Assessment of Saint-Venant Principle (SVP) in Biological Tissues: Radial Decay of Stress Concentration in Soft Tissues

SVP is commonly accepted as a central idea in structural mechanics. While considerable research on the validity of this principle is available for standard structural materials, few studies have examined the validity of SVP for biological tissues. This is surprising since there are situations, like defects in arteries walls, aneurysm, stent insertion, skin injuries and membrane perforation, which impose local self-equilibrating loads on bio-tissues. There is a need to understand how stress and strain fields induced decay with distance from loaded zone. Unlike metals, bio-tissues admit large strains and become progressively convex as stretches increase. Earlier studies noted that decay of local effects depends on material orthotropic axes orientation. It has also been reported that decay length increase in presence of anisotropy in bio-tissues. In a different direction, work by Humphrey and co-workers on redistribution of localized stresses and strains near circular irregularities indicates sensitivity to anisotropy and initial stretch.

The present research aims at an initial theoretical analysis of diffusion with distance of self-equilibrating loads applied to bio-tissues. Material response is assumed to be hyperelastic, incompressible, and anisotropic in the unloaded reference state. While aspects like growth, tissue pathologies, remodeling and morphogenesis are not considered, we attempt at exposing decay rate sensitivities to level of stretch, constitutive parameters and loading direction.

Formulation is within the framework of finite strain continuum mechanics, employing laboratory verified hyperelastic constitutive relations for representative biological tissues like the aorta, brain, fat tissues, liver and skin. We focus on local irregularities modelled by internally pressurized small spherical or circular cylindrical cavities embedded in large tissues. We investigate the redistribution of stress and strain, in the vicinity of such irregularities, with increase of loading, enhancing earlier studies for circular irregularities in plane membranes. Results for decay of local self-equilibrating fields will be compared for bio-tissues. The load induced intensity of near wall boundary layer buildup, as deformation progresses, will be determined.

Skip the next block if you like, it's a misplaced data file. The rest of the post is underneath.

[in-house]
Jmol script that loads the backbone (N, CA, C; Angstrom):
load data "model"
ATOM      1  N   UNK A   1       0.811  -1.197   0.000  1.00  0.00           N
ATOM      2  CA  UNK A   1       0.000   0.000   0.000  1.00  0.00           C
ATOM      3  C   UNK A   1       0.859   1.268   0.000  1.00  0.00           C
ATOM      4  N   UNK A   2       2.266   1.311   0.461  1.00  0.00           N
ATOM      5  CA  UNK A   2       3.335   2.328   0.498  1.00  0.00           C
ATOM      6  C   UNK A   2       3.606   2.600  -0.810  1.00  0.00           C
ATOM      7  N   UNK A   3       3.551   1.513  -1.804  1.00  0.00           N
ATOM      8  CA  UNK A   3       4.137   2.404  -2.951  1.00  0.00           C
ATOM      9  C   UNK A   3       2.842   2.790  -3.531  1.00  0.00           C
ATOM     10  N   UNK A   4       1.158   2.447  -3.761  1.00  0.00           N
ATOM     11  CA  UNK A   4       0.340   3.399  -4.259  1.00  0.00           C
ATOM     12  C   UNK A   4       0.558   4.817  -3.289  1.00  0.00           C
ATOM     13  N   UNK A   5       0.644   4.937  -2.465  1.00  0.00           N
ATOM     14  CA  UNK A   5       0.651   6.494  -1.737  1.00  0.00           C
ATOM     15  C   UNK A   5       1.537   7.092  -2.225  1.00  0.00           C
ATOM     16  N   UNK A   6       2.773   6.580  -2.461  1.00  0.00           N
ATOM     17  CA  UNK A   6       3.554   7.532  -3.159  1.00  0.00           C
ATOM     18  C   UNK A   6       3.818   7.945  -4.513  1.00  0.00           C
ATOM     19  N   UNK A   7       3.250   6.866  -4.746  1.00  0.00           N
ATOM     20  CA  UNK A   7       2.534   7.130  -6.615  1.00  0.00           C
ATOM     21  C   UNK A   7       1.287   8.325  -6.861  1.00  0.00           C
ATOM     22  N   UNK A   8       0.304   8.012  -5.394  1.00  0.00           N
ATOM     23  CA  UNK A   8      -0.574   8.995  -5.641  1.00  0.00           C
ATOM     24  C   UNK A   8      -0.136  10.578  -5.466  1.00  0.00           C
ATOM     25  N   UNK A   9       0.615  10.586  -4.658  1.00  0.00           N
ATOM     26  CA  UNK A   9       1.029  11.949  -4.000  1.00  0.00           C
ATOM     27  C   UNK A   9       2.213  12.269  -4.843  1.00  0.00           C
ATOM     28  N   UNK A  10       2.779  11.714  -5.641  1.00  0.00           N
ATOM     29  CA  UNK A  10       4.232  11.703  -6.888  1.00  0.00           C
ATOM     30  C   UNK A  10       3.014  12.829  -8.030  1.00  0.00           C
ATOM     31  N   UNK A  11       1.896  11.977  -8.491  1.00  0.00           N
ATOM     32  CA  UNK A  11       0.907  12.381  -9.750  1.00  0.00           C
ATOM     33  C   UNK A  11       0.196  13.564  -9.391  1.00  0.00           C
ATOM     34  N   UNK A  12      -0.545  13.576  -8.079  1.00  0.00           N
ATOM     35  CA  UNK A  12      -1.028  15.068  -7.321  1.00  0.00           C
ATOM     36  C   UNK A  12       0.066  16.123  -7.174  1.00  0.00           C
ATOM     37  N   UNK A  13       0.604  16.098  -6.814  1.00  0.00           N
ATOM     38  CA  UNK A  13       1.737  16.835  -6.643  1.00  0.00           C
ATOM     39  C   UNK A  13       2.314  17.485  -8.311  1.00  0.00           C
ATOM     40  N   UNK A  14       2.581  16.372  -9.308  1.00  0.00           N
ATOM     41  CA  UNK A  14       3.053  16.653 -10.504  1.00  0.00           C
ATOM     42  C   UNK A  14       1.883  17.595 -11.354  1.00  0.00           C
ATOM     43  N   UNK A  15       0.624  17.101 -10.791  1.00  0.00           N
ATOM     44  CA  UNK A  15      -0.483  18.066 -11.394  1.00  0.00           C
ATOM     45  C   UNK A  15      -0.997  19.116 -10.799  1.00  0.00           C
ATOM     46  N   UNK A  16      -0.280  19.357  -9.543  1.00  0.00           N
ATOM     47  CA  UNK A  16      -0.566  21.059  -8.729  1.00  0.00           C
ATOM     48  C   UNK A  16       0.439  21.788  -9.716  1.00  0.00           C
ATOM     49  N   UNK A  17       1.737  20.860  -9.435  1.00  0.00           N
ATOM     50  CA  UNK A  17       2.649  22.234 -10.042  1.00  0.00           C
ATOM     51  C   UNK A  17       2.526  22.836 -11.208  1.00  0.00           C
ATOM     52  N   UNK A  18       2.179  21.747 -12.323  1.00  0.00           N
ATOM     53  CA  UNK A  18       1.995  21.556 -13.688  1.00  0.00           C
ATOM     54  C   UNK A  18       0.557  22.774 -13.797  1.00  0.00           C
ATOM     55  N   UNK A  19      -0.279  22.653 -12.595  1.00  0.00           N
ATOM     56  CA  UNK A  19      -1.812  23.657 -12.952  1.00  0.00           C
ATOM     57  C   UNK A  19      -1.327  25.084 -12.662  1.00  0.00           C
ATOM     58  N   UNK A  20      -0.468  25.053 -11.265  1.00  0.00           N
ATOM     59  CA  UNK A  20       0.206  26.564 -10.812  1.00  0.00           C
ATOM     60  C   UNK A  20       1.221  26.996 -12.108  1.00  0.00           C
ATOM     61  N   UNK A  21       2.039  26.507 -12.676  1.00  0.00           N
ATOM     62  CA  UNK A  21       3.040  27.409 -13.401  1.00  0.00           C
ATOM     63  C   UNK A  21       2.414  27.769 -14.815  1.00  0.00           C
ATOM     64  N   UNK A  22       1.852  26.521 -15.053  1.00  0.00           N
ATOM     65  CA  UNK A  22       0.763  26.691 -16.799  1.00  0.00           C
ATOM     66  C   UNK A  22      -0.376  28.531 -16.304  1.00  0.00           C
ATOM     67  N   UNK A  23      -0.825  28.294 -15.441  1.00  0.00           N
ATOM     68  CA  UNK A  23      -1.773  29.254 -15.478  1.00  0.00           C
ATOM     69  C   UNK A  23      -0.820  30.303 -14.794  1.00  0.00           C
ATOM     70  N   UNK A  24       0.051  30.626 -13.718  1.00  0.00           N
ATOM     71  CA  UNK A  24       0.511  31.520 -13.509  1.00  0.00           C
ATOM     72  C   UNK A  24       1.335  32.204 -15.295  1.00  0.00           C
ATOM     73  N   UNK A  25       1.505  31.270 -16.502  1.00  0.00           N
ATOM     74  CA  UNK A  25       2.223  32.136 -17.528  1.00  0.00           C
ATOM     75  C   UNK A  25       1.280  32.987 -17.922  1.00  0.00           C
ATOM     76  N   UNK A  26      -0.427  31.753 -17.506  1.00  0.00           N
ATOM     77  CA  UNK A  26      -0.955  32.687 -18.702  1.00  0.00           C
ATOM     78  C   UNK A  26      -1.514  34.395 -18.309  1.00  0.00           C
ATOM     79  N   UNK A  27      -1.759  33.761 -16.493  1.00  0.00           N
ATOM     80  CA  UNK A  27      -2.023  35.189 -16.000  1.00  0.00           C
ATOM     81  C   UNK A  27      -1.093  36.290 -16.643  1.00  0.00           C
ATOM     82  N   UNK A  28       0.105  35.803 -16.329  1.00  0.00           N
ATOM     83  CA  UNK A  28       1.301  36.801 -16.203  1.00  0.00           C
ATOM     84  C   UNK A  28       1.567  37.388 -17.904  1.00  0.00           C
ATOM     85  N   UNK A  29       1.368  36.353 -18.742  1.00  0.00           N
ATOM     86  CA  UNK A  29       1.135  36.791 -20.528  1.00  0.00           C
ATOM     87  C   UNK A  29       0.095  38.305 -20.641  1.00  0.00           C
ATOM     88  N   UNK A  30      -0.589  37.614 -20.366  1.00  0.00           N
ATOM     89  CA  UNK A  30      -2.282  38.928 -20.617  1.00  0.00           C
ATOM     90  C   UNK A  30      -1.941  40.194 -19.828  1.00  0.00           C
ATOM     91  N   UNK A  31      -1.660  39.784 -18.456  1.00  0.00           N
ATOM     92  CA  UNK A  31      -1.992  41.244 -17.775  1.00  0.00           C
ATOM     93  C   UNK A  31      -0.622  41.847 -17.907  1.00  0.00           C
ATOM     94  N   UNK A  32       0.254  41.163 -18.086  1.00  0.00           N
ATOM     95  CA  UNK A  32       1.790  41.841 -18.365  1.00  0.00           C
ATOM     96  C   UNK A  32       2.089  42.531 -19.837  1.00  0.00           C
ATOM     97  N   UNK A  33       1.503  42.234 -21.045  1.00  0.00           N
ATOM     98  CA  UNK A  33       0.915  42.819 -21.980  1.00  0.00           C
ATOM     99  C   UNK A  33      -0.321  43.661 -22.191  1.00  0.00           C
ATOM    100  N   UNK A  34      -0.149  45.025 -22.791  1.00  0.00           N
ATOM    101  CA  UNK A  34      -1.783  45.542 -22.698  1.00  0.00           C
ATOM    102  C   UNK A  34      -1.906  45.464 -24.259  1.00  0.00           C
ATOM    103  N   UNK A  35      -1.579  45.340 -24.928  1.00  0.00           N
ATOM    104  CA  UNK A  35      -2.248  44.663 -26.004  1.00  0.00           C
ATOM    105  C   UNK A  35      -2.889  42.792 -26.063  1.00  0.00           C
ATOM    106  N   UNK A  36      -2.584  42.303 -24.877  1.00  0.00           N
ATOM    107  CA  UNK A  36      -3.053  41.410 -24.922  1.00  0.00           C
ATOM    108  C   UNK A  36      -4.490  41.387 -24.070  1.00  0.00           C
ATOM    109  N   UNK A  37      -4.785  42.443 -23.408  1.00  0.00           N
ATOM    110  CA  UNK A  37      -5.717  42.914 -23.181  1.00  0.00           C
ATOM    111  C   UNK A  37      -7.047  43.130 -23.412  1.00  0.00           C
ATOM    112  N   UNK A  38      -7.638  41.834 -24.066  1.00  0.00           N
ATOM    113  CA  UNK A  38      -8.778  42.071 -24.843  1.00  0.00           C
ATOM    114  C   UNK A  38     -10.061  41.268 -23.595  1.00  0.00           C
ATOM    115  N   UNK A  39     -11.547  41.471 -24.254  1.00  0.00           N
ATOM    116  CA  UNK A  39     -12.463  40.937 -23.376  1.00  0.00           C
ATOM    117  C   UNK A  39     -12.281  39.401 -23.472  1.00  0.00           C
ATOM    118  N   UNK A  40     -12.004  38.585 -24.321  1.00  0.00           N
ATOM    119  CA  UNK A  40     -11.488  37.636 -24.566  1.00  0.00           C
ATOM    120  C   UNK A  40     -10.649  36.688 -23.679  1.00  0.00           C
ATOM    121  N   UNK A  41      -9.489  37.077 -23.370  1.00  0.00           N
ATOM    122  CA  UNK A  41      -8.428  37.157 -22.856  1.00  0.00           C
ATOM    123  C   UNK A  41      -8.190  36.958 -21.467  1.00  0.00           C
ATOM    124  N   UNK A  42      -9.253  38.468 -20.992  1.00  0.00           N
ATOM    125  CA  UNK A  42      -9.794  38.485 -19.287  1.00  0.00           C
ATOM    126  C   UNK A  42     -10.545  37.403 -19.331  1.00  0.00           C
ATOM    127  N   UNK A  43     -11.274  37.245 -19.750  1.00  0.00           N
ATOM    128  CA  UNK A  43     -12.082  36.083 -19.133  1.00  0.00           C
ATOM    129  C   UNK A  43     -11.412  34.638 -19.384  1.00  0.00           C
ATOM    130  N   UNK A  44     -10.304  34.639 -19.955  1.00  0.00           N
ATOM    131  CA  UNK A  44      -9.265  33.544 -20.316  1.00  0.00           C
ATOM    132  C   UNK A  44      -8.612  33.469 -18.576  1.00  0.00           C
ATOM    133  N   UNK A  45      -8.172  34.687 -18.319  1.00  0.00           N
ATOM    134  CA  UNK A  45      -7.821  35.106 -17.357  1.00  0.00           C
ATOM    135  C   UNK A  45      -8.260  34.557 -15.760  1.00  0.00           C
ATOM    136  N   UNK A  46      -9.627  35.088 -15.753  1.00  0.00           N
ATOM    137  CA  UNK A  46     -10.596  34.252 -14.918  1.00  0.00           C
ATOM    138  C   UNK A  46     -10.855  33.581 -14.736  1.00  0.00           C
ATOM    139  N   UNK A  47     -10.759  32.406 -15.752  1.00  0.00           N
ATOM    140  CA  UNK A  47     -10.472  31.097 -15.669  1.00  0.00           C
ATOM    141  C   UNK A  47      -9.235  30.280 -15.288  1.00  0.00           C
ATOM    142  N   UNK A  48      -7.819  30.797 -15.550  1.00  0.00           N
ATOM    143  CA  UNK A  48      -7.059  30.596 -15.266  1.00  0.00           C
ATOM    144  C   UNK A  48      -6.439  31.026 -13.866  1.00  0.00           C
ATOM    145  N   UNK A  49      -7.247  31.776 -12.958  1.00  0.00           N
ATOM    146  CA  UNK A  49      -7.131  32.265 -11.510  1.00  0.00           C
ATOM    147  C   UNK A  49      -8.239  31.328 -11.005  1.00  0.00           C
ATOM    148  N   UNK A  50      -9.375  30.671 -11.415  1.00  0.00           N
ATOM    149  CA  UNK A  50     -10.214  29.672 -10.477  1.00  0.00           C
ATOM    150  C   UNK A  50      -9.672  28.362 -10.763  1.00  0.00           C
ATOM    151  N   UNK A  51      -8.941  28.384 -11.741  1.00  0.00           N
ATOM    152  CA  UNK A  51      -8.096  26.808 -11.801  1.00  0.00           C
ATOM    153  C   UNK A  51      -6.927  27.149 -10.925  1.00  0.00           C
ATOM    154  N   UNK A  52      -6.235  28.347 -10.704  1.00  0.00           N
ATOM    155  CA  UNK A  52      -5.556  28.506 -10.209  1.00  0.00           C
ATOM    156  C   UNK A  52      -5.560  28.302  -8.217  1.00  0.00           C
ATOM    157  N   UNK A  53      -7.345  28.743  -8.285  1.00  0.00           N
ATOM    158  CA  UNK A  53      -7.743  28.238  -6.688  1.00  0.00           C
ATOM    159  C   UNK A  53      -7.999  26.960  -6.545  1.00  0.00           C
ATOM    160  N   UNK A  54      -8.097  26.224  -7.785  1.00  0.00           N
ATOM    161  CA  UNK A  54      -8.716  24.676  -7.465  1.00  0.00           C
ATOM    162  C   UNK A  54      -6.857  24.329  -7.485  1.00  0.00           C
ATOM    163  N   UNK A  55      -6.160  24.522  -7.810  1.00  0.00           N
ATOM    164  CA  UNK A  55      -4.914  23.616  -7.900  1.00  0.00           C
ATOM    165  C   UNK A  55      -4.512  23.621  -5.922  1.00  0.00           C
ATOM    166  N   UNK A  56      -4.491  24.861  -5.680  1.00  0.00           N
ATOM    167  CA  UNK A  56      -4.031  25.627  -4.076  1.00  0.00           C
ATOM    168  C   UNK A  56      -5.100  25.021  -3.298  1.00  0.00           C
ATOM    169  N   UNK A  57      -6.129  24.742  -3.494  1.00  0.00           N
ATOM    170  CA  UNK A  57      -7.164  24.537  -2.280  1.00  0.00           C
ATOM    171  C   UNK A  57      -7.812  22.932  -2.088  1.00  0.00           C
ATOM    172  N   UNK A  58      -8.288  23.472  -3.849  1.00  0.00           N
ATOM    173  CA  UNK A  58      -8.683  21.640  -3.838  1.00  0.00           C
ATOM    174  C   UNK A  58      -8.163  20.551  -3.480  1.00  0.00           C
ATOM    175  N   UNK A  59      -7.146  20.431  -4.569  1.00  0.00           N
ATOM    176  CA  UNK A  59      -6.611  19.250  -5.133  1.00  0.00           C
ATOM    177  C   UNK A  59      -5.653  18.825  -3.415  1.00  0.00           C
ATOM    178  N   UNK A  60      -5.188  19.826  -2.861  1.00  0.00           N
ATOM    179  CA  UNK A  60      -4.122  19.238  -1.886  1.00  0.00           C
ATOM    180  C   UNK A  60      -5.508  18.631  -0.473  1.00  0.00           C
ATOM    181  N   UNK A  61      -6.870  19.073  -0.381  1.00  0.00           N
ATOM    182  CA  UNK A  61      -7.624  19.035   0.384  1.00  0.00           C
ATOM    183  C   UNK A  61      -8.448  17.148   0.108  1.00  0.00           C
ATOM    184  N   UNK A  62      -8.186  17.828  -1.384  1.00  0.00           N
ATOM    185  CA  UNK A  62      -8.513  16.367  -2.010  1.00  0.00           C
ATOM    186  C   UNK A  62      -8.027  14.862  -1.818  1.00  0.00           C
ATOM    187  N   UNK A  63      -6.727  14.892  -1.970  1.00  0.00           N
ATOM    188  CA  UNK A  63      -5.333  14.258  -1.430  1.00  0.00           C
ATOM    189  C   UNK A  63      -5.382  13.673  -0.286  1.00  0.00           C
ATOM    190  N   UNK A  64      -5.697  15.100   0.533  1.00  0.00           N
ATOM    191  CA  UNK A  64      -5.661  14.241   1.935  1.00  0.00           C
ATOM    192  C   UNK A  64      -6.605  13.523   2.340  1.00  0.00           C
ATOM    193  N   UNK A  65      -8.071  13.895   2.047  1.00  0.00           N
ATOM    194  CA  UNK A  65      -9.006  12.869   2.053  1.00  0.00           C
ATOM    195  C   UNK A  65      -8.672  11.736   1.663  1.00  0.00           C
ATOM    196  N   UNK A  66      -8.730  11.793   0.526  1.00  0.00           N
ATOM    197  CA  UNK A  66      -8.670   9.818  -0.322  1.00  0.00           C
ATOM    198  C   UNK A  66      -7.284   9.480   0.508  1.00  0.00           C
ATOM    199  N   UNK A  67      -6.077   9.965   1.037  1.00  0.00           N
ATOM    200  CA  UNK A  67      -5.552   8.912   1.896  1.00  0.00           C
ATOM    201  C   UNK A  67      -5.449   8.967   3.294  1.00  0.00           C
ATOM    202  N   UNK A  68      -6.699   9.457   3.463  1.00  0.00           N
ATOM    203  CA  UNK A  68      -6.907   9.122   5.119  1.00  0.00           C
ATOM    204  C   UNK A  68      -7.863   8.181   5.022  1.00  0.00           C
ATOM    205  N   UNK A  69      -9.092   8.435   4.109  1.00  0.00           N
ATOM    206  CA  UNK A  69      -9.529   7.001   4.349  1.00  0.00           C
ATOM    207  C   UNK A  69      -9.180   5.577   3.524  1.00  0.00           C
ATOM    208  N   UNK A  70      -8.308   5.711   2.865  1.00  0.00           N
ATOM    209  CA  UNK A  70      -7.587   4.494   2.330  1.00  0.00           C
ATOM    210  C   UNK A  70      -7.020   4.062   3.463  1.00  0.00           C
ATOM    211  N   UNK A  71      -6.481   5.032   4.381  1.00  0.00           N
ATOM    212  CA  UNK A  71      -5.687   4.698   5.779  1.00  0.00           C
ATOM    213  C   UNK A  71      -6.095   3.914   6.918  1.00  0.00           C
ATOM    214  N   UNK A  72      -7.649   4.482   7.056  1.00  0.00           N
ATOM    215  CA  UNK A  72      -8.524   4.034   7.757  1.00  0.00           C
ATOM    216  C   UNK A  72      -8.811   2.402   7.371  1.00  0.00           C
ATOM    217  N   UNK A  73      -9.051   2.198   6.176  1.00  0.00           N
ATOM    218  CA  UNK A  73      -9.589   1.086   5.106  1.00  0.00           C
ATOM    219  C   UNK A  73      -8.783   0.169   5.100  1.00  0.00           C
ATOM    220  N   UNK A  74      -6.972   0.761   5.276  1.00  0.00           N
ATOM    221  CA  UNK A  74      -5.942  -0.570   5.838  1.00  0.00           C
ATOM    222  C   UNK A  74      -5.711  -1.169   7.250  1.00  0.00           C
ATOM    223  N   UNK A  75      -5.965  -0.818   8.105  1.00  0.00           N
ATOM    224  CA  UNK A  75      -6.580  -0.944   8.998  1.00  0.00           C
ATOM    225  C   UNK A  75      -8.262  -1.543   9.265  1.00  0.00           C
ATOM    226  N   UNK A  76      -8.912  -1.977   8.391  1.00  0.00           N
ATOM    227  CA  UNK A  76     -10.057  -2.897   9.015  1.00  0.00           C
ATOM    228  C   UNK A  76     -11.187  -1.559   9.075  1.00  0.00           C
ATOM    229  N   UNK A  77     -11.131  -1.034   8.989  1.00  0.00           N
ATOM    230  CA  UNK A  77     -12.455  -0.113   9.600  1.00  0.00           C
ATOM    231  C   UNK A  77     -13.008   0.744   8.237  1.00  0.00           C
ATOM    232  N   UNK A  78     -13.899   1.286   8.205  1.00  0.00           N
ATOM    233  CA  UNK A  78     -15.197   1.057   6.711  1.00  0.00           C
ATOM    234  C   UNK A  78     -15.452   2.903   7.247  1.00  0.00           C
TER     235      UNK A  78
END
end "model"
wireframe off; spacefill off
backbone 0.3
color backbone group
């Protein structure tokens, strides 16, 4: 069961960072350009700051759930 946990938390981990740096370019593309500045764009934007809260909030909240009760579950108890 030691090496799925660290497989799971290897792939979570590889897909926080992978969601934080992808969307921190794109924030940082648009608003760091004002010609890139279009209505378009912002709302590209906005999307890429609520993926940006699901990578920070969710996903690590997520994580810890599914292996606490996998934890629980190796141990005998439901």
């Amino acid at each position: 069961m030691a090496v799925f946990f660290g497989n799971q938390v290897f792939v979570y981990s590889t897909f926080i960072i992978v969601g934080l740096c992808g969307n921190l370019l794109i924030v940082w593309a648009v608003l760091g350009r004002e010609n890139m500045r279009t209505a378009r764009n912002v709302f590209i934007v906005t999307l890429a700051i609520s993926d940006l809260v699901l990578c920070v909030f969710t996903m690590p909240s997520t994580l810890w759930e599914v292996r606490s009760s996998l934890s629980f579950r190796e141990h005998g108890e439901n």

Decay rates for spherical and cylindrical fields confirm the validity of SVP for these configurations with considerable sensitivity to loading direction, deformation level and constitutive parameters. Results of the radial decay of the Neo-Hookean and Fung material models are similar for both spherical and cylindrical patterns. A common conclusion from the examples considered here is that the validity of SVP strengthens with increasing stretch. It is seen that there is a build up of a boundary layer with strong gradients near cavity wall at high levels of internal pressure. That layer, (Saint-Venant zone), depends on loading direction and on strain energy function convexity. Key findings are supported by asymptotic expansions.

Exposing the nature of strain redistribution near local irregularities can help with understanding of solid tumors mechanics. While this research is only an initial step in assessing the validity of SVP in soft bio-tissues, it provides new and challenging observations that call for further study on the applicability of that fundamental principle in biomechanics. In particular, the role of strain energy function convexity deserves a comprehensive investigation in context of SVP validity for soft bio-tissues.

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